It is true that I attended a Christian university and medical school. I have a deep abiding belief in God and my faith has been an integral part of my life. I believe 70 percent of the U.S. population claims to have deep spiritual beliefs and I am not an exception. I went to medical school at Oral Roberts University. The medical school closed in 1989 after financial difficulties. I graduated in 1982. I did my internship and psychiatric residency at the Walter Reed Army Medical Center in Washington, D.C. My medical licenses are current in four states. I am board certified in child and adult psychiatry and a Distinguished Fellow of the American Psychiatric Association. For the past six years I have been an assistant clinical professor at the University of California, Irvine School of Medicine, where I teach classes on brain SPECT imaging and the use of supplements in psychiatry.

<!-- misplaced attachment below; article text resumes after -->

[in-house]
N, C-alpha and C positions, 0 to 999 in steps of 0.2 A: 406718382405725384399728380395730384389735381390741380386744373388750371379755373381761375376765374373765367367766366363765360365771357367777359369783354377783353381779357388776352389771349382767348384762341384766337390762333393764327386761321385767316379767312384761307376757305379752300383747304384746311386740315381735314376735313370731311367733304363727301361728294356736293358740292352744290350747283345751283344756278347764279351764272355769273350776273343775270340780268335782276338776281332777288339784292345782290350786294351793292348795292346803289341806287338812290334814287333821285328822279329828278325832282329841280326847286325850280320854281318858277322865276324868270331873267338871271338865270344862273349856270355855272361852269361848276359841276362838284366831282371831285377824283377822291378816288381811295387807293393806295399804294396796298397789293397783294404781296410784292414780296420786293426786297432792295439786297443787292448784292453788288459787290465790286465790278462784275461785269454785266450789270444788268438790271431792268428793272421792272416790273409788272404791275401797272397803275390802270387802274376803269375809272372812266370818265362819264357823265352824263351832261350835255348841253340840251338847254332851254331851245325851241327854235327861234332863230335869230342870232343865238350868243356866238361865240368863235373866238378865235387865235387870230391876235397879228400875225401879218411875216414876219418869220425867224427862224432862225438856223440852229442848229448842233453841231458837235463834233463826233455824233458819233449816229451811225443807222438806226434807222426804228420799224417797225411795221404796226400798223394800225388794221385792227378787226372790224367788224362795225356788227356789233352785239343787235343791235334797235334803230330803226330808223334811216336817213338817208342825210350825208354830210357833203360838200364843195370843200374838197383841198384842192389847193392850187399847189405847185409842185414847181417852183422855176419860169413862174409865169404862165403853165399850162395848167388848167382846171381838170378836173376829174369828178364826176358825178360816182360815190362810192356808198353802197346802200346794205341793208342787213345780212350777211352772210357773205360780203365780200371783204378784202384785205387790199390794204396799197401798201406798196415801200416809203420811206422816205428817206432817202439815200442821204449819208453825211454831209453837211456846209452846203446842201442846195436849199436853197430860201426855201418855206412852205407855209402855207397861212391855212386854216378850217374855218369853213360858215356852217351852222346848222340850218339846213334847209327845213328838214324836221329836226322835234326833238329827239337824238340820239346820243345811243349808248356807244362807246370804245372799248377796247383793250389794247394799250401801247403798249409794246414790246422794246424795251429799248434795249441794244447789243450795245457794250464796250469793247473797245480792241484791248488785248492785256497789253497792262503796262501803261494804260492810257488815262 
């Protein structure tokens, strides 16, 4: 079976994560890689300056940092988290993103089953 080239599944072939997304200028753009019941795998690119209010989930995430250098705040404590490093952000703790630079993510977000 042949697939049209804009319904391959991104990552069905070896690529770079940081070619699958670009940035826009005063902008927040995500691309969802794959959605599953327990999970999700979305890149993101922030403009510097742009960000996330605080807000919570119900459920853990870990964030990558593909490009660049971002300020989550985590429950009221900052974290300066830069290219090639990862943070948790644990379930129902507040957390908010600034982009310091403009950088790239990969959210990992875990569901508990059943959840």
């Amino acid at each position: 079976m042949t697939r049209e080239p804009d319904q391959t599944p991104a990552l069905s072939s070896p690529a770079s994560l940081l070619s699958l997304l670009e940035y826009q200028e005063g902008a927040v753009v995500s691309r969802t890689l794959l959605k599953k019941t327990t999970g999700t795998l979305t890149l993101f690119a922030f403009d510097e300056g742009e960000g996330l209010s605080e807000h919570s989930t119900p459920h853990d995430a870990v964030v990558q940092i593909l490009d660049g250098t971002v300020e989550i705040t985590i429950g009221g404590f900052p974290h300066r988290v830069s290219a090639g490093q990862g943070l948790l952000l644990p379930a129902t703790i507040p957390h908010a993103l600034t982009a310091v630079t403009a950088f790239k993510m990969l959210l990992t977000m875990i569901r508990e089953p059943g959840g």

The science behind preventing Alzheimer's disease is described in detail in "Preventing Alzheimer's," which was published by Putnam in 2004, and co-authored by neurologist William R. Shankle. Dr. Shankle is one of the recognized world's experts on Alzheimer's disease, who developed one of the commonly used screening tools for Alzheimer's disease. Preventing Alzheimer's contains an extensive reference list (86 citations).

The author attacks my use of brain SPECT imaging for Alzheimer's disease. In the show I specifically did not recommend people get SPECT studies. The scans were used as illustrations to help people understand how this illness ravages the brain. In fact, in the show, I discussed a simple smell identification test to help people begin early screening. I told this to the author when he interviewed me. Yet the science underlying SPECT is vast. On our Web site, you can read 210 scientific abstracts on the use of functional brain imaging such as SPECT for dementia (Alzheimer's is one type of dementia) on over 13,000 patients.